The trend for upcycled accommodation has given rise to the imaginative conversion of everything from Boeing planes and water pipes to old grain silos and shipping containers being turned into places to spend the night. Here are five that are available on Glamping Hub…
This converted 1950s grain silo is located on a farm in north-eastern Vermilion County, Illinois. Refurbished as a guest retreat with one bedroom and one bathroom with a large clawfoot tub, the farm it sits on is still in business and they grow soybeans, corn and wheat.
The interiors of these shipping containers have been clad in lumber reclaimed from a distillery in Kentucky. The windows were salvaged from a school in Philadelphia, the kitchen cabinet bases from a laboratory in Brooklyn and the countertops from old bowling alley floors in Texas.
About 45 minutes south of Mexico City, guests can stay in 17 private pods that take the form of upcycled concrete water pipes that have been sliced into sections. The site also has an infinity pool and wifi.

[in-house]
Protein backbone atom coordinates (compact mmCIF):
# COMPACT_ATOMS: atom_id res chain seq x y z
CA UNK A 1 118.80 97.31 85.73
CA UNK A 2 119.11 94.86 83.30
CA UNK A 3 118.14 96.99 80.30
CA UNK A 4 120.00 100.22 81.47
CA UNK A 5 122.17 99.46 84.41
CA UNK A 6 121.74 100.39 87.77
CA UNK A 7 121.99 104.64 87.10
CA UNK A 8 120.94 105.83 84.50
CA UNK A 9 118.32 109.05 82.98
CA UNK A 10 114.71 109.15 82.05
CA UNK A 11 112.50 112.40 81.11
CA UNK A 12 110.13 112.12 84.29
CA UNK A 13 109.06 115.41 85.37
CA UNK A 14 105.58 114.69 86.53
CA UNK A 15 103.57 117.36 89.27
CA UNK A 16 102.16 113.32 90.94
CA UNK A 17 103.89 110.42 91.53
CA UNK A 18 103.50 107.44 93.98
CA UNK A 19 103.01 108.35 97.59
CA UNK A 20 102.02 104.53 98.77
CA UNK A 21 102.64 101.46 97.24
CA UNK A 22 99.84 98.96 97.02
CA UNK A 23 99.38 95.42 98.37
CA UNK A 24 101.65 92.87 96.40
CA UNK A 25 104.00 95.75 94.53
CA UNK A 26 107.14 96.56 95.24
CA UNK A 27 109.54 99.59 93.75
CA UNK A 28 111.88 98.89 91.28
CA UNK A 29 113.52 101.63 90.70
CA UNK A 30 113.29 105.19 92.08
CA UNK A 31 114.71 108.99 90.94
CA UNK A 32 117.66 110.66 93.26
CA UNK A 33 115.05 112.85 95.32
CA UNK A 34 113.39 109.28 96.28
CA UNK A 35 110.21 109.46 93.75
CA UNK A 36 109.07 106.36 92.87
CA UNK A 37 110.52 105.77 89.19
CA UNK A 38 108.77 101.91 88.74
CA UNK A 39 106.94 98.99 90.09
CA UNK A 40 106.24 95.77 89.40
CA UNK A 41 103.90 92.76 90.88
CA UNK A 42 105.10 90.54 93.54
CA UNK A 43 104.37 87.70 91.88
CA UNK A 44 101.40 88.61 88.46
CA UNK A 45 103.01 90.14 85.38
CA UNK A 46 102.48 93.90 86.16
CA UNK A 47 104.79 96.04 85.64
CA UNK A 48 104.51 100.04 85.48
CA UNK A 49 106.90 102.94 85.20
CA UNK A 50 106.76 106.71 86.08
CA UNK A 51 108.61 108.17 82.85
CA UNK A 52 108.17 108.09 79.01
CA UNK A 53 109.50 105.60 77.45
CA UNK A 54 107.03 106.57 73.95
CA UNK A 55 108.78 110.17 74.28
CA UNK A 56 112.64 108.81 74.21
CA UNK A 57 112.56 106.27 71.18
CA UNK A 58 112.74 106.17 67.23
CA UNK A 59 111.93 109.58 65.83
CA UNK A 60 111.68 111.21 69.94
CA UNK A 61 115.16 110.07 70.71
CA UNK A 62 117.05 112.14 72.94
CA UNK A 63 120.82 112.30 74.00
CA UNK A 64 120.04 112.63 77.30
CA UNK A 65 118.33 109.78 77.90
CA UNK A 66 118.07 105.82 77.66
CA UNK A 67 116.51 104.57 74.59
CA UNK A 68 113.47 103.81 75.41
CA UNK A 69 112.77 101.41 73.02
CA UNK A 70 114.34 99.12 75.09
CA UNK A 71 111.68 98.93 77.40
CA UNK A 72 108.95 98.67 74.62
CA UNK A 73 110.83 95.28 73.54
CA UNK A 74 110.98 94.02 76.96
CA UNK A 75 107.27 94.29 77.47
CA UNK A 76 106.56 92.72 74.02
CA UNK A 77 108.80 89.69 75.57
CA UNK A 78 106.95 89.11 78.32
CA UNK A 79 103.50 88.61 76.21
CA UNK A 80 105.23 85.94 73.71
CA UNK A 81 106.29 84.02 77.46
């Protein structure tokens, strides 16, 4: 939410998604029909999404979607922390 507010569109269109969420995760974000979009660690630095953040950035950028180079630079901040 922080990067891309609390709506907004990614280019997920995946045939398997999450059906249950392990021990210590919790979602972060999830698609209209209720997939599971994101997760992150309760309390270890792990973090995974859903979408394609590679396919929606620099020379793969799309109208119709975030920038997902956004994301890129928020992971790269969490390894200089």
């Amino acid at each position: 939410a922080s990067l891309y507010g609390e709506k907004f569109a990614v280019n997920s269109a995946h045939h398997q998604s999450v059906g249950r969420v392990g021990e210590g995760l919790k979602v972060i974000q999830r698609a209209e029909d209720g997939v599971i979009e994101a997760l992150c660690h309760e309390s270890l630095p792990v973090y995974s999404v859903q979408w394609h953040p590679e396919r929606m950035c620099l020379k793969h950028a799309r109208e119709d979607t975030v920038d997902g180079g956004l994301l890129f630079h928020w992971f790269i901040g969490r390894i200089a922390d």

This upcycled vintage 1965 Boeing 727 plane, which used to fly for South Africa Air and Avianca Airlines, has two bedrooms with proper double beds and a treehouse in the jungle canopy. Inside, the fuselage is clad in wood.
This unit is surrounded by gardens and overlooks the Loxahatchee River in Florida. It has four bedrooms, a kitchen, a living room and an outdoor patio. Guests staying here will also receive a free, two-hour, guided kayak tour.
As Design Boom says: “Few structures have seen such versatile upcycling as the shipping container. Originally designed to safely carry goods around the globe, the container’s durable, cube-like shape has attracted architects to continuously come up with new, innovative uses, ranging from demountable football stadiums, to floating student housing and starburst-shaped residences. Being easy to transport and adapt into any kind of environment, containers have proven particularly successful when transformed into various types of accommodation, from hotels to hostels, or single-room retreats.”